The Kingdom of Morocco, a relatively poor country, has large reserves of oil shale that contains kerogen. Within the country there are many proposals for development into synthetic oil or directly burned for electricity coming from international energy companies. Morocco, alongside Jordan, is a hisotrically oil -deficient nation-state that plans to extract oil from shale and has recently been invited into the Gulf-Cooperation Council. Foreign investors have praised the lack of environmental regulation associated with Morocco's burgeoning synthetic oil industry.
There are ten main deposits throughout the country, one of the largest straddles the border of (and sometimes crosses into) Western Sahara.
Estimates are of over 53 bn bbl of oil in place throughout Moroccan controlled territory. Plans are for large electricity generating power plants as well as extraction of oil from shale-rock.
Mining is the primary focus of development plans. The majority of deposits are shallow and require mining technology similar to tar sands and other oil shale mines.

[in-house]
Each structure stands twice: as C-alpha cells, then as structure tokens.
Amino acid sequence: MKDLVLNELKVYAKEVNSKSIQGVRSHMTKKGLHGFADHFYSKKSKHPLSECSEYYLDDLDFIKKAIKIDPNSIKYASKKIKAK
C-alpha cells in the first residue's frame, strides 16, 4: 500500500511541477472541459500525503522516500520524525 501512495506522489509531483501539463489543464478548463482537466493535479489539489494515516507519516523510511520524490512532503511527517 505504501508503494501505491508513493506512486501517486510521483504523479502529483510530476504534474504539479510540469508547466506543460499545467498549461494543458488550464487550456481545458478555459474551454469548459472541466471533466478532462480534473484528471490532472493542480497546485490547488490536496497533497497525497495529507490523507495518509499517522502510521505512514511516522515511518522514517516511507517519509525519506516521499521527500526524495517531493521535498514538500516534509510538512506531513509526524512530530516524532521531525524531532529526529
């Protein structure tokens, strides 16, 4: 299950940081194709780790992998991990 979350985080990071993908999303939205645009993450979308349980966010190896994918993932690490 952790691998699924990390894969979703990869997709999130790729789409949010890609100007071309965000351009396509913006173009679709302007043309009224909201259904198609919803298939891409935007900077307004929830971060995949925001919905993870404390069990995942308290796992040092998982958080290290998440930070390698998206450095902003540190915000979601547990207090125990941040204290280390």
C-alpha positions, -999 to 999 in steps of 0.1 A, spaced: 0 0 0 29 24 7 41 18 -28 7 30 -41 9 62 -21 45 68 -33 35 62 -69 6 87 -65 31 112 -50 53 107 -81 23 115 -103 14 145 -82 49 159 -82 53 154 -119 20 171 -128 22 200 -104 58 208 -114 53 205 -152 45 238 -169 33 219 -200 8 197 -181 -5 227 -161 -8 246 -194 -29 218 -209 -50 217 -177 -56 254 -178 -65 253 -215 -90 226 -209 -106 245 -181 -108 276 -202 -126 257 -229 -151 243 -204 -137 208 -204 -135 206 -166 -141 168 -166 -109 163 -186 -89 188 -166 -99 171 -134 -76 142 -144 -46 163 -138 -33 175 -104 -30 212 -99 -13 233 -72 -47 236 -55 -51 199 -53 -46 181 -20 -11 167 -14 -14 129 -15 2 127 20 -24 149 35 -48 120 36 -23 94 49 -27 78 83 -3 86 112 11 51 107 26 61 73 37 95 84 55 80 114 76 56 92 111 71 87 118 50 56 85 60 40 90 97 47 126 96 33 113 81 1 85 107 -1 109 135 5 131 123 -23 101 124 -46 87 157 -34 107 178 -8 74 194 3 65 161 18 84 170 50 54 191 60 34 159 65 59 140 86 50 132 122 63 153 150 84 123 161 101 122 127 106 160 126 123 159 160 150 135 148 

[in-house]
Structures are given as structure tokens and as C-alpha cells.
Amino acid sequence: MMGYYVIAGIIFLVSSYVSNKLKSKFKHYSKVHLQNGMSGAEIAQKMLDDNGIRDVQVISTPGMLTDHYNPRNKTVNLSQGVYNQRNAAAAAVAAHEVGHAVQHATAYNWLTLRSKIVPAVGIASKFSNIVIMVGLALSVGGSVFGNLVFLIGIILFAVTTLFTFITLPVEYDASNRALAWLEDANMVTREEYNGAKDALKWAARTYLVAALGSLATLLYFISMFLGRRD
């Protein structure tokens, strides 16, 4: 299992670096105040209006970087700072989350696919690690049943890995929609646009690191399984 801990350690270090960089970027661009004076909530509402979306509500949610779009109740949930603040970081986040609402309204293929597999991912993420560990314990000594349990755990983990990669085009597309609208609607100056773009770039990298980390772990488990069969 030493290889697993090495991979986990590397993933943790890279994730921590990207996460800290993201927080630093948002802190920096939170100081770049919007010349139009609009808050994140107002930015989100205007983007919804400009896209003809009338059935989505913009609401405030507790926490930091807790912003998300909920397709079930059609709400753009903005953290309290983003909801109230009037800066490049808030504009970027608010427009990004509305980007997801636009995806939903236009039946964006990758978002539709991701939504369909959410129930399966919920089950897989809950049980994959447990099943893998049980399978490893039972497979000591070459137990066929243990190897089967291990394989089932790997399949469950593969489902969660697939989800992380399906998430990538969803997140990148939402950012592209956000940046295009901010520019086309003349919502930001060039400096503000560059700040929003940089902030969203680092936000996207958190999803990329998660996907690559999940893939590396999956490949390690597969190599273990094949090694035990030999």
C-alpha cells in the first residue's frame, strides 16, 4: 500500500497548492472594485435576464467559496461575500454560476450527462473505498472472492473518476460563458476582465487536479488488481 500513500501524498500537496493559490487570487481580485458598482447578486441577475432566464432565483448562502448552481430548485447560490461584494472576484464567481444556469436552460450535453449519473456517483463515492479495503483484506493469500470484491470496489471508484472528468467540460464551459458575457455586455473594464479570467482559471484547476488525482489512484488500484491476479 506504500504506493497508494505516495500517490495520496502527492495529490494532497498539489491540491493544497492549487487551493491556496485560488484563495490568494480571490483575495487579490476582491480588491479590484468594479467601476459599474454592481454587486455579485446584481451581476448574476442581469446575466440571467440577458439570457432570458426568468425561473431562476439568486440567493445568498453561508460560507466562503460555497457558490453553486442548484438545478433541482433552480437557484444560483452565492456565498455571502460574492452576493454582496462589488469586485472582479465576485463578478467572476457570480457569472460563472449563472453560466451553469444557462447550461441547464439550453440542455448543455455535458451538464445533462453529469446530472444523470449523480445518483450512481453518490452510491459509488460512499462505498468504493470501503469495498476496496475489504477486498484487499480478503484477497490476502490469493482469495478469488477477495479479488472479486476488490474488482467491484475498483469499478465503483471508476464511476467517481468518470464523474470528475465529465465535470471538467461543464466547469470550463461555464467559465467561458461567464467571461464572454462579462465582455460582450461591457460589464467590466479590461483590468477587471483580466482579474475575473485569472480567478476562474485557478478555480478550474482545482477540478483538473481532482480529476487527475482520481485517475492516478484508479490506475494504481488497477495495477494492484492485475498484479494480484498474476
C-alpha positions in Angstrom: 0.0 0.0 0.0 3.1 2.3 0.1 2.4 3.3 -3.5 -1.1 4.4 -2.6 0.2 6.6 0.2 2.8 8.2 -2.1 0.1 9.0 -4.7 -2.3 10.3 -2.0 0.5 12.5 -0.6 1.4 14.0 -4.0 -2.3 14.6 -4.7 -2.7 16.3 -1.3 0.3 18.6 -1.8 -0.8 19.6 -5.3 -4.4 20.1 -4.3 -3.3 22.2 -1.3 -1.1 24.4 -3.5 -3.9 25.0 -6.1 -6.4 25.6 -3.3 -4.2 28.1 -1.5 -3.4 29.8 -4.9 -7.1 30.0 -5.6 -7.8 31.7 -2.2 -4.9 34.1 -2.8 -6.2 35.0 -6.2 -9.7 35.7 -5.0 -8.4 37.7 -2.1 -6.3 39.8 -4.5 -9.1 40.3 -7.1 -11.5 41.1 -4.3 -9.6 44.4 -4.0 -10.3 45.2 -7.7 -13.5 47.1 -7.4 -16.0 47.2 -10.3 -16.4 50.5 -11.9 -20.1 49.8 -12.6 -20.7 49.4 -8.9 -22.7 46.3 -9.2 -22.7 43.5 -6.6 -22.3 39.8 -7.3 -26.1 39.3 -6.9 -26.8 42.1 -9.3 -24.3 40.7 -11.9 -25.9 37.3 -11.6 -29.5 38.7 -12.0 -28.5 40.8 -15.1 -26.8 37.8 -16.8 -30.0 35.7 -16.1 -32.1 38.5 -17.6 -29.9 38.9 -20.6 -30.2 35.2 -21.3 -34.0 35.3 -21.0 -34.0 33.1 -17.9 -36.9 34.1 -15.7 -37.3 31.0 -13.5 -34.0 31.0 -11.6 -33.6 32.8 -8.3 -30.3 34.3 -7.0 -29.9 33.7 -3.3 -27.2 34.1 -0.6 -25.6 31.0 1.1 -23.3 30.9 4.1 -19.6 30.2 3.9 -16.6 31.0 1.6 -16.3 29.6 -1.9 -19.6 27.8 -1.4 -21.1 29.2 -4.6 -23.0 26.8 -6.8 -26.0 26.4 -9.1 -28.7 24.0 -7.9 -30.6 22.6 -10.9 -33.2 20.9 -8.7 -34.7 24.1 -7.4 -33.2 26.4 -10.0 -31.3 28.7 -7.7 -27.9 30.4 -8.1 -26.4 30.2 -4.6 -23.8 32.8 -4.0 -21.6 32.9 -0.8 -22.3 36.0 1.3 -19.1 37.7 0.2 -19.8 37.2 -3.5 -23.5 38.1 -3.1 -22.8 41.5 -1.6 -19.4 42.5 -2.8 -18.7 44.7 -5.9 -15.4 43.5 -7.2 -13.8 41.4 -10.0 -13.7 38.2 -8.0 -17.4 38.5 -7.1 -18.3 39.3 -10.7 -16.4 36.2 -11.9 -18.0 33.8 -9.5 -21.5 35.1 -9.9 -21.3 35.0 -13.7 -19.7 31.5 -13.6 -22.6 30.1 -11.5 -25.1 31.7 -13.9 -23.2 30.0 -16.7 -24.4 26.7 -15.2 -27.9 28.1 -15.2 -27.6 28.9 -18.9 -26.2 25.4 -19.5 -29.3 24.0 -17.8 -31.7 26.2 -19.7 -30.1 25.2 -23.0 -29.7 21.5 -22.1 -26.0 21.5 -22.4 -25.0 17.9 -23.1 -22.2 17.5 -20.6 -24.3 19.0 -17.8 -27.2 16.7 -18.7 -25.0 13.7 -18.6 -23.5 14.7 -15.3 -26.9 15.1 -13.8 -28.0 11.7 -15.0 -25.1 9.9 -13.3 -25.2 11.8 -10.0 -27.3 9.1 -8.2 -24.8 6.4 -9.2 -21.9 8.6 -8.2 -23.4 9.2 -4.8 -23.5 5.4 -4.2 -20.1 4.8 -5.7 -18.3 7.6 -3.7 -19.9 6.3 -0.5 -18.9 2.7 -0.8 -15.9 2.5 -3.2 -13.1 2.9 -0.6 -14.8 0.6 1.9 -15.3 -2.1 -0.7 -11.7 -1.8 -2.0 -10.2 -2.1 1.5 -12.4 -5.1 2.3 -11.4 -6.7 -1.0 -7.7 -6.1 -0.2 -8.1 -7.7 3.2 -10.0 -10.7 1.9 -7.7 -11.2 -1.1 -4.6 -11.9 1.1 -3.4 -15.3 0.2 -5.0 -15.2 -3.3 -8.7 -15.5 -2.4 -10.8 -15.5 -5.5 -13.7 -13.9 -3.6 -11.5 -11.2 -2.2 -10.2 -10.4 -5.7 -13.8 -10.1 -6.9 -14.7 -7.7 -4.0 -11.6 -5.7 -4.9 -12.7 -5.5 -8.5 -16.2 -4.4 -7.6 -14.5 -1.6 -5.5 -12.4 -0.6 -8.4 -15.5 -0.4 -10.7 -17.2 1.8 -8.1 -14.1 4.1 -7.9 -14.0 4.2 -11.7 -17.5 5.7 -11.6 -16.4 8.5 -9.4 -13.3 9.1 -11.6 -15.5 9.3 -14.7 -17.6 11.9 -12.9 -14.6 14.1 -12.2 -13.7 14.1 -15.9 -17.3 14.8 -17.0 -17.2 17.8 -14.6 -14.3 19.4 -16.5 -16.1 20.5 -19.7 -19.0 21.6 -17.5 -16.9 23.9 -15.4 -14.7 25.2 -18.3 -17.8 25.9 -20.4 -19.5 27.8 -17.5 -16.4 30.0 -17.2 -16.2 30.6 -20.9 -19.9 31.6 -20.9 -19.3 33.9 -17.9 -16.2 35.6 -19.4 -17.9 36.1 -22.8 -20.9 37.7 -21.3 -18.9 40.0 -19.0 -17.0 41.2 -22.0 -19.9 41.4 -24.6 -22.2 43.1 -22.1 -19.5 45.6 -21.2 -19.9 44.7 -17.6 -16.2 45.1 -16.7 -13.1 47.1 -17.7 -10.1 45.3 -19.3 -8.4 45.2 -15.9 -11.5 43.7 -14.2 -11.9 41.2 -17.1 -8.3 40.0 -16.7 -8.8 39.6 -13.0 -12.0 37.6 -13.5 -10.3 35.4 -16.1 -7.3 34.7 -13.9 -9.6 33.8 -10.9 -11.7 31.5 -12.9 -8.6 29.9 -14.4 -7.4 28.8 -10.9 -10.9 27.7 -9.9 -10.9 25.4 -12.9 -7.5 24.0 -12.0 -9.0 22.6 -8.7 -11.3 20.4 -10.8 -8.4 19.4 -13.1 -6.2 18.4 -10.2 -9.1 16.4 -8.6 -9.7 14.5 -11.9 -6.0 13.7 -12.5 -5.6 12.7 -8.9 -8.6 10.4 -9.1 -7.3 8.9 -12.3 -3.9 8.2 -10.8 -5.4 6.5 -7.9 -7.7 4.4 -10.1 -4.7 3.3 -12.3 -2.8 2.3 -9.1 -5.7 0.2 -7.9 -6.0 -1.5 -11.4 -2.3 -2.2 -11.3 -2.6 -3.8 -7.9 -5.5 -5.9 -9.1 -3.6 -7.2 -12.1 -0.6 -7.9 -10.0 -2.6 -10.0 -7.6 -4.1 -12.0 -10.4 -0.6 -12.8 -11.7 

In Situ is planned for the Tarfaya deposit in the south partially in Western Sahara.
For major developments TOTAL and Petrobras work in tandem (as they do elsewhere) supplying technology from both Canadian tar sands operations, as well as “Petrosix” shale into oil technology commercially applied in Brazil.
Eesti Energia plans to bring oil shale-burning power plant technology (Enefit) from Estonia. Currently the two largest shale power plants in the world are operated by EE in Estonia, and EE intends the next largest to be constructed in the Hashemite Kingdom of Jordan.
San Leon Energy of Ireland is also involving EE to help refine shale kerogen into synthetic crude in the In-Situ plant planned for Tarfaya.
For oil from shale production, estimates are that up to 50 000 bpd could soon be produced in Morocco (perhaps involving the refinery near Casablanca). This number does not include the amount of shale mined and burned at the shale powered electrical plant in the North of the country.
Morocco has a potable water problem, as well as a crisis of deforestation. Expansion of these industries will only exacerbate these issues, while integrating Morocco into the regions energy supplier model. Western Sahara is still occupied by Morocco and part of the Tarfaya deposit is in occupied territory. Greenhouse Gas Emissions are expected to climb exponentially with such developments.
The Gulf Cooperation Council is integrating the Kingdoms of Jordan and Morocco into the pro-US monarchy club via oil production. The solidification of the expansion of the GCC seeks to involve oil supplies and free market policies into a regional alliance that has struggled against the Arab Spring.